If you answered yes to the above question, try to determine if the tissue bulging out is coming from the back side of the vagina near the rectum, from the front of the vagina near the urethra, or from up above down onto your fingertip.

Make a note of your answers and everything you observed during your self-check. Again, this is not meant to diagnose a pelvic organ prolapse, but it will provide you with information that you can bring to your gynecologist or pelvic floor PT. For a more complete pelvic floor self-check that can reveal other types of dysfunction, check out this guide.

Vaginal Prolapse Treatment

If you think you might have pelvic organ prolapse — or have already been diagnosed and want to start feeling better — see a pelvic floor physical therapist sooner rather than later.

Physical therapy treatment for vaginal or pelvic organ prolapse usually involves assessing and optimizing the performance of your pelvic floor, hip, and abdominal muscles. Your PT will also work on improving your bowel and bladder health to make sure your bathroom habits aren’t provoking your symptoms, and then work with you to learn how to better manage the pressure and strain that is placed on your pelvic organs during your daily activities. We may also suggest that you talk to your gynecologist about getting a pessary (which works a little like a sports bra to support your pelvic organs).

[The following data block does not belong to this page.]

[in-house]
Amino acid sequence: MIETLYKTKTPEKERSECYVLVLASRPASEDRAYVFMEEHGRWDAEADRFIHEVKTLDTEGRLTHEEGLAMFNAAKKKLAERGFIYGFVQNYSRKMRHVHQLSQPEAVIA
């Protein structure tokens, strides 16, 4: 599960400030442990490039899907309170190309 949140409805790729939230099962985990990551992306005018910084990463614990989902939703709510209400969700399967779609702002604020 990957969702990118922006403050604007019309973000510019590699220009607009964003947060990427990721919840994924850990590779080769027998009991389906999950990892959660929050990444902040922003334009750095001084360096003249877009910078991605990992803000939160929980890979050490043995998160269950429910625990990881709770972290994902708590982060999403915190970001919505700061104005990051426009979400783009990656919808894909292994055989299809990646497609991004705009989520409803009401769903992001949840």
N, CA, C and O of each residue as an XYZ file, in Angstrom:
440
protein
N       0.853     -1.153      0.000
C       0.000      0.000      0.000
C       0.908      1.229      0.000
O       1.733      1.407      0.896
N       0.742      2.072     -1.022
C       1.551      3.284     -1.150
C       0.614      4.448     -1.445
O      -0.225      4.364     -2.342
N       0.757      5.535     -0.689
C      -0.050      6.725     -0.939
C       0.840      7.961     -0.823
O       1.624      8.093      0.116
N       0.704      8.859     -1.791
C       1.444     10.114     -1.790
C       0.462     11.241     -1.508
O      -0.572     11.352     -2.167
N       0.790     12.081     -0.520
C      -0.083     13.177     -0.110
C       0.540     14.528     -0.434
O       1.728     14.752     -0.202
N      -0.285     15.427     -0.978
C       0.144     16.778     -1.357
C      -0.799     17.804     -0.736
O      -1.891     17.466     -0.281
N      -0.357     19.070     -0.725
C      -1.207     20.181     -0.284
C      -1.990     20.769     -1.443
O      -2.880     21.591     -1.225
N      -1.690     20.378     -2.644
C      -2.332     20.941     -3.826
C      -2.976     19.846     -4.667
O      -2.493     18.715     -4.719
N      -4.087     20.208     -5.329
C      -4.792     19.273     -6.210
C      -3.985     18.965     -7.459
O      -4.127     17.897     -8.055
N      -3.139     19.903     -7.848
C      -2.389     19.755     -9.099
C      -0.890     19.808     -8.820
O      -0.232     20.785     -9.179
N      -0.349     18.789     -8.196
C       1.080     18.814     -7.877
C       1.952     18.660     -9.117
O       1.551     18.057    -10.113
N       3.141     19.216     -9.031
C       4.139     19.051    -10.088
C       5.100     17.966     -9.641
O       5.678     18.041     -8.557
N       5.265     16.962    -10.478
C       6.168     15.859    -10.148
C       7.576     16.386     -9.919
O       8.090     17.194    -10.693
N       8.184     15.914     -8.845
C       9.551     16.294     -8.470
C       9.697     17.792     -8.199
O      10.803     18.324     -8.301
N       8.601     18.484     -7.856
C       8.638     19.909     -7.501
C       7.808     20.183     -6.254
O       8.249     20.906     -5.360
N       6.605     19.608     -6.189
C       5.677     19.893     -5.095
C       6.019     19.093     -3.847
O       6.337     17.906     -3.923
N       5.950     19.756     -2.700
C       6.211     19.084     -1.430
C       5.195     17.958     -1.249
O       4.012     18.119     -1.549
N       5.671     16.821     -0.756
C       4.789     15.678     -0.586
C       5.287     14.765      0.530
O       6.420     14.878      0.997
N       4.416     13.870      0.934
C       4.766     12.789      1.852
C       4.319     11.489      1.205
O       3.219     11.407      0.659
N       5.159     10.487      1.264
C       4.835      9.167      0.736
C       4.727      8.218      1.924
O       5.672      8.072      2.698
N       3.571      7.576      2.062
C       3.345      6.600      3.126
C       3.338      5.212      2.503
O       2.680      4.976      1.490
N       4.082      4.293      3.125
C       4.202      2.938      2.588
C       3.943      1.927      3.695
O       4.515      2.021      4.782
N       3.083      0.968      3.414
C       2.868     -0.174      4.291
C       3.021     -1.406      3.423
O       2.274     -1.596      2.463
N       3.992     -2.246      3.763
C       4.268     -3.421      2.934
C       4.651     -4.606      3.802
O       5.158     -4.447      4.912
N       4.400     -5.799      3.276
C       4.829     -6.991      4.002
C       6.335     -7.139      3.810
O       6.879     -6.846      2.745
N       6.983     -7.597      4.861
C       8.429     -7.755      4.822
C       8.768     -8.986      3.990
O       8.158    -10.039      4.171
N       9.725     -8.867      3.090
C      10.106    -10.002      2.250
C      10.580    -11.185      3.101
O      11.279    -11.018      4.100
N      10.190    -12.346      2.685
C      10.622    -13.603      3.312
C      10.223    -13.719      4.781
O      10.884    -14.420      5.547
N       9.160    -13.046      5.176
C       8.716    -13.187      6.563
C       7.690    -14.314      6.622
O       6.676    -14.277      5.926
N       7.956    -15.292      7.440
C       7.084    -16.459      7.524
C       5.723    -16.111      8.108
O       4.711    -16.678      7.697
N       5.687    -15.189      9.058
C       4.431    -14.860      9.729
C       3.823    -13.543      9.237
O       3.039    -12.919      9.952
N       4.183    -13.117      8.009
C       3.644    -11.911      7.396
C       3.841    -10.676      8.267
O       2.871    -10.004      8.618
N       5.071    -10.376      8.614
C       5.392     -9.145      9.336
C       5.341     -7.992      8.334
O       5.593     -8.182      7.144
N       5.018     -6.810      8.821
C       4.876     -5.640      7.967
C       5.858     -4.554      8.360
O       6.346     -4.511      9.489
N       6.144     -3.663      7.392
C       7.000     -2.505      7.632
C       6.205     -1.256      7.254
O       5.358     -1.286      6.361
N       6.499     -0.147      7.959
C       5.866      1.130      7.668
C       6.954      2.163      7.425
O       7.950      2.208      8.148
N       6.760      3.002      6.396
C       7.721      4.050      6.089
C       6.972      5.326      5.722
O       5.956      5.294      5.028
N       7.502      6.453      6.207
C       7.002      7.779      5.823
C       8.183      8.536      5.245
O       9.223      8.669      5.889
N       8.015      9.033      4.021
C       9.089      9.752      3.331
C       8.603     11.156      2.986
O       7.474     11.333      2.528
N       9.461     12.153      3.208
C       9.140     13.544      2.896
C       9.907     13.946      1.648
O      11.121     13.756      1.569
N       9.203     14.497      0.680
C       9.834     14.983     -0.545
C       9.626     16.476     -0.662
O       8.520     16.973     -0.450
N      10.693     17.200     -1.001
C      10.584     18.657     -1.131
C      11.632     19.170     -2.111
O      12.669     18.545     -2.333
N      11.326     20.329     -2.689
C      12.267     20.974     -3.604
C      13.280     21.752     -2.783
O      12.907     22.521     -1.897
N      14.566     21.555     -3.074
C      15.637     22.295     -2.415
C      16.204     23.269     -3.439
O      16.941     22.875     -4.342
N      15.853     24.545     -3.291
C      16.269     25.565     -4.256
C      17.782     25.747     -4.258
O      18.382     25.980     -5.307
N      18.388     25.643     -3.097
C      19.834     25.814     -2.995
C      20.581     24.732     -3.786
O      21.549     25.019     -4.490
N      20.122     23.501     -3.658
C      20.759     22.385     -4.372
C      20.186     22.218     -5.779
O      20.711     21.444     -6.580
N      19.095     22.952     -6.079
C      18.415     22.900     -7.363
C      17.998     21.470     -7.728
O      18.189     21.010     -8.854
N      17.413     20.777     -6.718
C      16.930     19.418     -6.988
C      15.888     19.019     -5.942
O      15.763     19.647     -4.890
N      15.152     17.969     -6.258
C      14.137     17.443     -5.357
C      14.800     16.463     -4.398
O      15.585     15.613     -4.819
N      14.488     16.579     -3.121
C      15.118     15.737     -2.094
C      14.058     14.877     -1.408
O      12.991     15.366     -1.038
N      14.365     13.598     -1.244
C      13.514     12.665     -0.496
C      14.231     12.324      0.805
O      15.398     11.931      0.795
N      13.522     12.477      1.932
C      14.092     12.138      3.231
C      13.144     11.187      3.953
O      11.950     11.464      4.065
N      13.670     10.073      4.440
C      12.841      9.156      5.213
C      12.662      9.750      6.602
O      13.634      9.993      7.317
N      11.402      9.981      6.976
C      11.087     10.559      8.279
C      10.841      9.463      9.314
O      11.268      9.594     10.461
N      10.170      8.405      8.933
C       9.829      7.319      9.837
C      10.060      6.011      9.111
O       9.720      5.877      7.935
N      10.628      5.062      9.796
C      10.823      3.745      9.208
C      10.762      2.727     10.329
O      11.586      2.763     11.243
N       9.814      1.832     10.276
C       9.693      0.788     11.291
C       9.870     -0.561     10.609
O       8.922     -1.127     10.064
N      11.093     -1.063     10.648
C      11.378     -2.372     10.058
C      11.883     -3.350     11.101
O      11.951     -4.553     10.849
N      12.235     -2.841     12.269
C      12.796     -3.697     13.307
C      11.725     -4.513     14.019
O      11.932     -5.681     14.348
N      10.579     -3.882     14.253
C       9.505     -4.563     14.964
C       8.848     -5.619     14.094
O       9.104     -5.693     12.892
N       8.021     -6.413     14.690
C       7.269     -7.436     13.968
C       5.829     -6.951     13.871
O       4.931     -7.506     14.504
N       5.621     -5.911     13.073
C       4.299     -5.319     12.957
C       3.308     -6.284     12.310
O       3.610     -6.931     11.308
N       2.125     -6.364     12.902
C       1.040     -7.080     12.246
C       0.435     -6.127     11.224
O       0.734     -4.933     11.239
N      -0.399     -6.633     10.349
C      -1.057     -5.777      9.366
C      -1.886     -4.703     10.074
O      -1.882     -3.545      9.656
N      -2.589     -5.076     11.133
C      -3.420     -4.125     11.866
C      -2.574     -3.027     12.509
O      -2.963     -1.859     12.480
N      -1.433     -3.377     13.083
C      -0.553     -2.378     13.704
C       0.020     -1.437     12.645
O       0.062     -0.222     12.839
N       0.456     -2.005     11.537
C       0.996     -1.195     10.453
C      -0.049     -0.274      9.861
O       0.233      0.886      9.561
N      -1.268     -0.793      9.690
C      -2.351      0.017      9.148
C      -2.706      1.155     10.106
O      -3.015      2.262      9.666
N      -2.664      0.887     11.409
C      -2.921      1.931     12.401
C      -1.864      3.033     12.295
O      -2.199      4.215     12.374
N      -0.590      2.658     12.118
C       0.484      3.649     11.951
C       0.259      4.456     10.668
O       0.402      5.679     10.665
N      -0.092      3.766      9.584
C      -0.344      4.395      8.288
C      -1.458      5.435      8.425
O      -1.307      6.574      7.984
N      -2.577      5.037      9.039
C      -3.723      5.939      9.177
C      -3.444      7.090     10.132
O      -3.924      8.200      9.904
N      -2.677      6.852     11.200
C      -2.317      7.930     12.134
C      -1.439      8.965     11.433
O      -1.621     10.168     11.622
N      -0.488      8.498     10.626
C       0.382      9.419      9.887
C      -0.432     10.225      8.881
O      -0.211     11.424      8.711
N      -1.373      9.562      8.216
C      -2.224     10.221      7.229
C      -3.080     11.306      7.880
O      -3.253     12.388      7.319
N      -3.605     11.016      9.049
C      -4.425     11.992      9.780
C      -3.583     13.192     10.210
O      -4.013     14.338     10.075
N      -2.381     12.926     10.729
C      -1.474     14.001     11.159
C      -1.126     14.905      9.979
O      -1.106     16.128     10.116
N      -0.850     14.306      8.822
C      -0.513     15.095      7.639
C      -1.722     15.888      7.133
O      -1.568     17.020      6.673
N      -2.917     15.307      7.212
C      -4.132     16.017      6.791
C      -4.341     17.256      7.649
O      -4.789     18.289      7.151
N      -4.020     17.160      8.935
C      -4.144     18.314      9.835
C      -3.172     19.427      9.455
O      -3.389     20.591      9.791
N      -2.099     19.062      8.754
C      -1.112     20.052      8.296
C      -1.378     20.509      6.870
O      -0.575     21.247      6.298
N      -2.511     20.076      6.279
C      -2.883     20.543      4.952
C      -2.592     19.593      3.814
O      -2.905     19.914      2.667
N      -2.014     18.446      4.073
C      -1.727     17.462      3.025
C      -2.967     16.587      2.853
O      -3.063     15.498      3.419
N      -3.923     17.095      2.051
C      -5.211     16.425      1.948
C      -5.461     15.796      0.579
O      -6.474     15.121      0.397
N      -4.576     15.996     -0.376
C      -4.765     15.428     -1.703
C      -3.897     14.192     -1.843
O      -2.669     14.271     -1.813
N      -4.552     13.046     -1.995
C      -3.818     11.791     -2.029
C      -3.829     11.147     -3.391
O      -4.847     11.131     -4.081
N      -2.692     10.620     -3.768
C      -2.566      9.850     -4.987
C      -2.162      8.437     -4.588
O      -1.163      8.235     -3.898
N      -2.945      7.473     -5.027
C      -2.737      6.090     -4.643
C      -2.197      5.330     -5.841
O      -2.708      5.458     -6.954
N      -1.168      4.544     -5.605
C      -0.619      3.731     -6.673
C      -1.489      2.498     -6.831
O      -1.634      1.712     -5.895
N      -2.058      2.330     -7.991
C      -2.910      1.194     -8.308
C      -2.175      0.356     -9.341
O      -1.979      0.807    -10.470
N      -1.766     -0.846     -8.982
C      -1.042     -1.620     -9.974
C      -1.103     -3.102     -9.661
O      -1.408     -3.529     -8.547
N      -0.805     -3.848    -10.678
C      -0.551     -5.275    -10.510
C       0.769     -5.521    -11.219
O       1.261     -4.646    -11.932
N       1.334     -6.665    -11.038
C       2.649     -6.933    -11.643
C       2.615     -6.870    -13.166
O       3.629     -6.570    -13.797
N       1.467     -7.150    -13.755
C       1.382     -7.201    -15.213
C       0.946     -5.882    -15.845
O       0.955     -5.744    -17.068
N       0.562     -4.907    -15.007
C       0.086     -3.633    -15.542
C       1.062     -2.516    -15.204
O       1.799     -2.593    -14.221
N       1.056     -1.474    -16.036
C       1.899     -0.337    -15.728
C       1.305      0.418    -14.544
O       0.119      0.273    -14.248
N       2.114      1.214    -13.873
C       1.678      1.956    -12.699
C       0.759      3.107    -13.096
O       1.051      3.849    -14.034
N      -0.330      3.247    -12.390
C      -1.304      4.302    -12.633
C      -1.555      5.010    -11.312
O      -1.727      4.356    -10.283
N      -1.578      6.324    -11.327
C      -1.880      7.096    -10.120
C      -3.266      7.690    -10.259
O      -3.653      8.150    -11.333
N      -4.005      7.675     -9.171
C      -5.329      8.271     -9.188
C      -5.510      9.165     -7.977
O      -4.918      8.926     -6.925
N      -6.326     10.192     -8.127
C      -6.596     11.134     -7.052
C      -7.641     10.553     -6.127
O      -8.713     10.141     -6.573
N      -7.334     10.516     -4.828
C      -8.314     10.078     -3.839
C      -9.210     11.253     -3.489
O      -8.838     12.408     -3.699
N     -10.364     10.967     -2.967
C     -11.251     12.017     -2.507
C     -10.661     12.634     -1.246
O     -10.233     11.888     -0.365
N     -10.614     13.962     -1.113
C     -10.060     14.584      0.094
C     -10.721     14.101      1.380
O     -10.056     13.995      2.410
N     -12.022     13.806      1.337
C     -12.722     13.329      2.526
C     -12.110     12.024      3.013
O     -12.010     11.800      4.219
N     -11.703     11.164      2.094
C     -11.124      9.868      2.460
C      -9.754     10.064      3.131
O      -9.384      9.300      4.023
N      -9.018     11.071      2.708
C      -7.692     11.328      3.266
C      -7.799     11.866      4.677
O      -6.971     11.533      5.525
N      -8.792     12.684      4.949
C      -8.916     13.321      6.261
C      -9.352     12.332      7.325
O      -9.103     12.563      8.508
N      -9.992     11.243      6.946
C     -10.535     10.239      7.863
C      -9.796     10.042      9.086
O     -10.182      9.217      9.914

Don't hesitate to schedule an evaluation and start working with an Origin pelvic floor PT. We're here for you!

Ashley Rawlins Headshot
Dr. Ashley Rawlins, PT, DPT

Dr. Rawlins is a physical therapist at Origin who specializes in the treatment of pelvic floor muscle dysfunctions including pelvic pain, sexual dysfunction, pregnancy related pain, postpartum recovery, and bowel and bladder dysfunction. In addition to being a practicing clinician, she is a passionate educator and author.